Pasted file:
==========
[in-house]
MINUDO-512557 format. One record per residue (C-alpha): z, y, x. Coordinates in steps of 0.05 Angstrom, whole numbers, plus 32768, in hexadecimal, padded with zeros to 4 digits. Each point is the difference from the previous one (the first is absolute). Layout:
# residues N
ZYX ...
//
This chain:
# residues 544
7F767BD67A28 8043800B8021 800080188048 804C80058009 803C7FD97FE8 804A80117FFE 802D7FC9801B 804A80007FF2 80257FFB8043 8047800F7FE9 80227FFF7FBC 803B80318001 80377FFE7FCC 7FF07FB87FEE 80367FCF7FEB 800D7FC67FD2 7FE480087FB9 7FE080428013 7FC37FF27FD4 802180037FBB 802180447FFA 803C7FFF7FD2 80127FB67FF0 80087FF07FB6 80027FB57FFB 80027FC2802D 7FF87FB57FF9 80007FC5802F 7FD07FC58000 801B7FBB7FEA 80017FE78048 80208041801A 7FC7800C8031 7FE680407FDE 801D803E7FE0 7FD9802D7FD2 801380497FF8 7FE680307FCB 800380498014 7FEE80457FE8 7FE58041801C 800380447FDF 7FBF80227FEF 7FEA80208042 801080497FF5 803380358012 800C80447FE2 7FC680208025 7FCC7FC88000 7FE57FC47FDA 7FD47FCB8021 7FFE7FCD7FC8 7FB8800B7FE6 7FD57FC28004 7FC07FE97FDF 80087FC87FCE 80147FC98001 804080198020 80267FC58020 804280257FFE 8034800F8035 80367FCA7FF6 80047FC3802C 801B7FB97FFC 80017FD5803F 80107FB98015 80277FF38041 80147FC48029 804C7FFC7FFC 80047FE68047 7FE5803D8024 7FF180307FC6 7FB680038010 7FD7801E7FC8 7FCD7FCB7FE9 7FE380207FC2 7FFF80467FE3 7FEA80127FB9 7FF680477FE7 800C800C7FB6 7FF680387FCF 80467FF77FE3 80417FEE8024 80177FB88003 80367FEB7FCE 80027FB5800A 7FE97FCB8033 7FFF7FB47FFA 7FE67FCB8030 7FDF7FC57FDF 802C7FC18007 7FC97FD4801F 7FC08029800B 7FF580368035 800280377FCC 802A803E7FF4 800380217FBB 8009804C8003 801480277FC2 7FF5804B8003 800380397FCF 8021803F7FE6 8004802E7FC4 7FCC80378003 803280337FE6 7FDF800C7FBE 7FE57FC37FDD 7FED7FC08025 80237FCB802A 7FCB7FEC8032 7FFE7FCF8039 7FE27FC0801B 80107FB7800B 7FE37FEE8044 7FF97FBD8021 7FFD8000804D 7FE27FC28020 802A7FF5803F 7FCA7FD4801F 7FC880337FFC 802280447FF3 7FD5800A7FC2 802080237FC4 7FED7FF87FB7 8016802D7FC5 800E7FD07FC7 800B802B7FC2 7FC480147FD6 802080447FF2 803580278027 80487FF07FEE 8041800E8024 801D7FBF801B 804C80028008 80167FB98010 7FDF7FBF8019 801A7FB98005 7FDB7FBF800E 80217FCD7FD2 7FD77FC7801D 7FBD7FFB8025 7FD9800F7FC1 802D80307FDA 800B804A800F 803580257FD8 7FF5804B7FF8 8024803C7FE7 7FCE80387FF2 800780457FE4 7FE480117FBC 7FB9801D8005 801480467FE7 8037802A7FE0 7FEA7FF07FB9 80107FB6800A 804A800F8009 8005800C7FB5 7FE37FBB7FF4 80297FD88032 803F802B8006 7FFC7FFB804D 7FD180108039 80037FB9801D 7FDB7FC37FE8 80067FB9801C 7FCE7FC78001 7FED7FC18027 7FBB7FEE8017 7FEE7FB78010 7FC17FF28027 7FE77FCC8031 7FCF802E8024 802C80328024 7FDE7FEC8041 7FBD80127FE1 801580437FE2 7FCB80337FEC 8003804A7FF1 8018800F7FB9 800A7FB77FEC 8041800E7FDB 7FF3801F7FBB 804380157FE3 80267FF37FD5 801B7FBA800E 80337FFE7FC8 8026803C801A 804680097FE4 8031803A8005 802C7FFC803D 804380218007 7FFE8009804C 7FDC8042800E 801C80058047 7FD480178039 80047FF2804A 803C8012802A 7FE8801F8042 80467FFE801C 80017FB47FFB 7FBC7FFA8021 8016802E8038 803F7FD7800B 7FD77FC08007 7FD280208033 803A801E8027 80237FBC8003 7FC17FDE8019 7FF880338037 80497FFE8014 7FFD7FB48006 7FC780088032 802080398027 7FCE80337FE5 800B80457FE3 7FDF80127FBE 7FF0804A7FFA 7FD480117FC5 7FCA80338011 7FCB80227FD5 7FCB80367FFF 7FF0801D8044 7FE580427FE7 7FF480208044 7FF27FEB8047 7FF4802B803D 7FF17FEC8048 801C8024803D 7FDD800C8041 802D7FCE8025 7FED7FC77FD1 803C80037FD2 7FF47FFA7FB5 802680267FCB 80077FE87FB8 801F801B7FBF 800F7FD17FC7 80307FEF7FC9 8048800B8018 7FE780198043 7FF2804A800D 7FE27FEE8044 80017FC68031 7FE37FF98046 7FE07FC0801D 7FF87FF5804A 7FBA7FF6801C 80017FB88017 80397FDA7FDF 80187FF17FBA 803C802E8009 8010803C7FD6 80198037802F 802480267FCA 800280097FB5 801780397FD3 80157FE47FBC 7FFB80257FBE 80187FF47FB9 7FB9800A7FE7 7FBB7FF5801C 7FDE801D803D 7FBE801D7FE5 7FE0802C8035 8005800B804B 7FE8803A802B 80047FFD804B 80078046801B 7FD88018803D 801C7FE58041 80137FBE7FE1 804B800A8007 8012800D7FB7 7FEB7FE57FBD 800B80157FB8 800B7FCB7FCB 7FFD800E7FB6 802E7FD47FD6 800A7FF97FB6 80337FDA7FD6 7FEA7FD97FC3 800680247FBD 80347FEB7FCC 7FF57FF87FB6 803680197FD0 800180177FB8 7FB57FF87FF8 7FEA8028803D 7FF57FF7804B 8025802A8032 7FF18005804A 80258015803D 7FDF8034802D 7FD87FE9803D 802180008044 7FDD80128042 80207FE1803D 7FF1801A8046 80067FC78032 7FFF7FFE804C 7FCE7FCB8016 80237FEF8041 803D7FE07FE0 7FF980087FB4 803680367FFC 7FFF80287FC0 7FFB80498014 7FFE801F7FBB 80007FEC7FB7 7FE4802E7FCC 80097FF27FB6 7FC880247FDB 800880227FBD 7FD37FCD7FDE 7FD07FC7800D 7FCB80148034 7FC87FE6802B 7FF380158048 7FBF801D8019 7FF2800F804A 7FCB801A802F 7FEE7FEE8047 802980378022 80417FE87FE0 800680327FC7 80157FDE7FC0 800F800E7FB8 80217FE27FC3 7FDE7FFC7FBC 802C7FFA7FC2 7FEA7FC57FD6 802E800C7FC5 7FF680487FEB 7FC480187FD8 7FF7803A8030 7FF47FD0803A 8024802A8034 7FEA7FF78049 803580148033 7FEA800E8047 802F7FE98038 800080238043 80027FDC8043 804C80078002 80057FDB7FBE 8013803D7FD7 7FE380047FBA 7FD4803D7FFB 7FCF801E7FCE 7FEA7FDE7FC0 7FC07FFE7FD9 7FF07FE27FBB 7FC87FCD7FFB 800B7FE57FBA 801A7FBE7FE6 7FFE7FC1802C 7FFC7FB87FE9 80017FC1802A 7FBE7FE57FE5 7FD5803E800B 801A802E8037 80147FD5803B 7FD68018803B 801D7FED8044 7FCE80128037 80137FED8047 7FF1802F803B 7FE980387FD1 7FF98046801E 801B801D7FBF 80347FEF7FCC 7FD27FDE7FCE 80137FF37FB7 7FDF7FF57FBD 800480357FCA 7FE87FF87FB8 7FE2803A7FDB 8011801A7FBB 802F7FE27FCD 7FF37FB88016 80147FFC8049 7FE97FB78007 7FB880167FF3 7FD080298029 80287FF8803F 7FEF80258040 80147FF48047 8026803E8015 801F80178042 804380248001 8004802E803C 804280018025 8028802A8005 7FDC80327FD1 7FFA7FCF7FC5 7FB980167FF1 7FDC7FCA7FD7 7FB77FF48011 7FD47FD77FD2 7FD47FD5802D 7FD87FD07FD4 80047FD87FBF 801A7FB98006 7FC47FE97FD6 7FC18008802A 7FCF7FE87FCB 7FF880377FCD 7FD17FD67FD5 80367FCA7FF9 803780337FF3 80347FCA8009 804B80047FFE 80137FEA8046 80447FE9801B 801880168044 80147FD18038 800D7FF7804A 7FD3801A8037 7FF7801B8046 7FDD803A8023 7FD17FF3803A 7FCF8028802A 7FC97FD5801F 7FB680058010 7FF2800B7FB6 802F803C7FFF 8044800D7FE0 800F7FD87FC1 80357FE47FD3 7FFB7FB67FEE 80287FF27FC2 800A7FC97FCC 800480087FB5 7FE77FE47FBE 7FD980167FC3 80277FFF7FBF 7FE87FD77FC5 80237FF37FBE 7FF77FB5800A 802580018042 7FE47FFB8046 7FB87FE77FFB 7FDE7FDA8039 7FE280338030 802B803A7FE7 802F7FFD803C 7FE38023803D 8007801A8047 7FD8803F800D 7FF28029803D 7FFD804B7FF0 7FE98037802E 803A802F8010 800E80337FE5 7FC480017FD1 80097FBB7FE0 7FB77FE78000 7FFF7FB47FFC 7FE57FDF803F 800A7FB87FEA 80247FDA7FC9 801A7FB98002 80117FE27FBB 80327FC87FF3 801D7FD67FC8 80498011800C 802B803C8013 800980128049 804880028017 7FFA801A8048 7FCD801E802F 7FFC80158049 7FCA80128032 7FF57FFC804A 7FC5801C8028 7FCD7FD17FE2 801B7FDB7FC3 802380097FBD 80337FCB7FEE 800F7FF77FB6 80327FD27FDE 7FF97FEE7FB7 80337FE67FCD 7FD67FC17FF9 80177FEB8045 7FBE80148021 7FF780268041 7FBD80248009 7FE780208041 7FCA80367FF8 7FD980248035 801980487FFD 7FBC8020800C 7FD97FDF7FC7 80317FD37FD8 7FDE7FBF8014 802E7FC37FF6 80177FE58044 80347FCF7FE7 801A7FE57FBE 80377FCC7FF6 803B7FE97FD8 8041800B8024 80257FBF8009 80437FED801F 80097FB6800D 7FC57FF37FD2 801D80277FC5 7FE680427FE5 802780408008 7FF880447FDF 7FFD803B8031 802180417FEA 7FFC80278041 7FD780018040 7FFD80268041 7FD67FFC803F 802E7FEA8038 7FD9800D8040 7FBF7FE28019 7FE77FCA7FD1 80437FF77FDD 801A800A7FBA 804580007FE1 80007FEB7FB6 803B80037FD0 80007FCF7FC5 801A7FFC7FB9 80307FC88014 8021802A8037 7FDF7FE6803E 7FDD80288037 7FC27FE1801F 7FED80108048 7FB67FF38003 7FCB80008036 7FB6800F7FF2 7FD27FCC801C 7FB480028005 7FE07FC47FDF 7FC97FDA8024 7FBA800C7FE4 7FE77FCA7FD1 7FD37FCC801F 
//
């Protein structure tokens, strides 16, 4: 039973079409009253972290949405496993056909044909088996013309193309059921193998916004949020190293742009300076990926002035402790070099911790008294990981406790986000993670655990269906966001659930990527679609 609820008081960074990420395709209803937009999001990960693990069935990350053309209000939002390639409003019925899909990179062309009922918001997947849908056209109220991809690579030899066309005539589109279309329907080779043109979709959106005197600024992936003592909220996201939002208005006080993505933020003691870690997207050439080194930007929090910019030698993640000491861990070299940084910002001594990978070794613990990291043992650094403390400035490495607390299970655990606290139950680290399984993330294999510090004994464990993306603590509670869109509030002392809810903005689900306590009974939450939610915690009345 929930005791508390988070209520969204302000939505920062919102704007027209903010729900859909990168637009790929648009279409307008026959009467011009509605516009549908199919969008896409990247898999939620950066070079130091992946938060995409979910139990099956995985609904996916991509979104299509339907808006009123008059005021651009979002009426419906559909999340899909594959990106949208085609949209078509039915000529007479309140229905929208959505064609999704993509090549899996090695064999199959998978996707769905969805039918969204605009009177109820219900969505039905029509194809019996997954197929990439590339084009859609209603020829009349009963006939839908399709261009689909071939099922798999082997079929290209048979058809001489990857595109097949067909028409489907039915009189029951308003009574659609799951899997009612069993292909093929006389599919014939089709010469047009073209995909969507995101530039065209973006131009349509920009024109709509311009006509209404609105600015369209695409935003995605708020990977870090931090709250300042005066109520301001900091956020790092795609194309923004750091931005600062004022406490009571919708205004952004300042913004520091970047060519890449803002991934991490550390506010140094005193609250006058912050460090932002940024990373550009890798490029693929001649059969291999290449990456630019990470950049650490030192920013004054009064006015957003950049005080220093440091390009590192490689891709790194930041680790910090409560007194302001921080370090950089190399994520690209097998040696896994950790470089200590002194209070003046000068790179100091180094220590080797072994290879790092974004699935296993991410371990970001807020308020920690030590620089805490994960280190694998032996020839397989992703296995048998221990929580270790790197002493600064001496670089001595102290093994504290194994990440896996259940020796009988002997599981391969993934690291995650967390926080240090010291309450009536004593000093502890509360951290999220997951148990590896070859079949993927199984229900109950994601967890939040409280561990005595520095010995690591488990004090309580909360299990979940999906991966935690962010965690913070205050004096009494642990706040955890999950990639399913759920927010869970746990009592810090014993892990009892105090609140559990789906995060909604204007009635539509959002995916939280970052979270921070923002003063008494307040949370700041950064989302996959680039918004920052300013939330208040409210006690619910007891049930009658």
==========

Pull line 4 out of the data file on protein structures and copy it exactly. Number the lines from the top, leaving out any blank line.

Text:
ZYX ...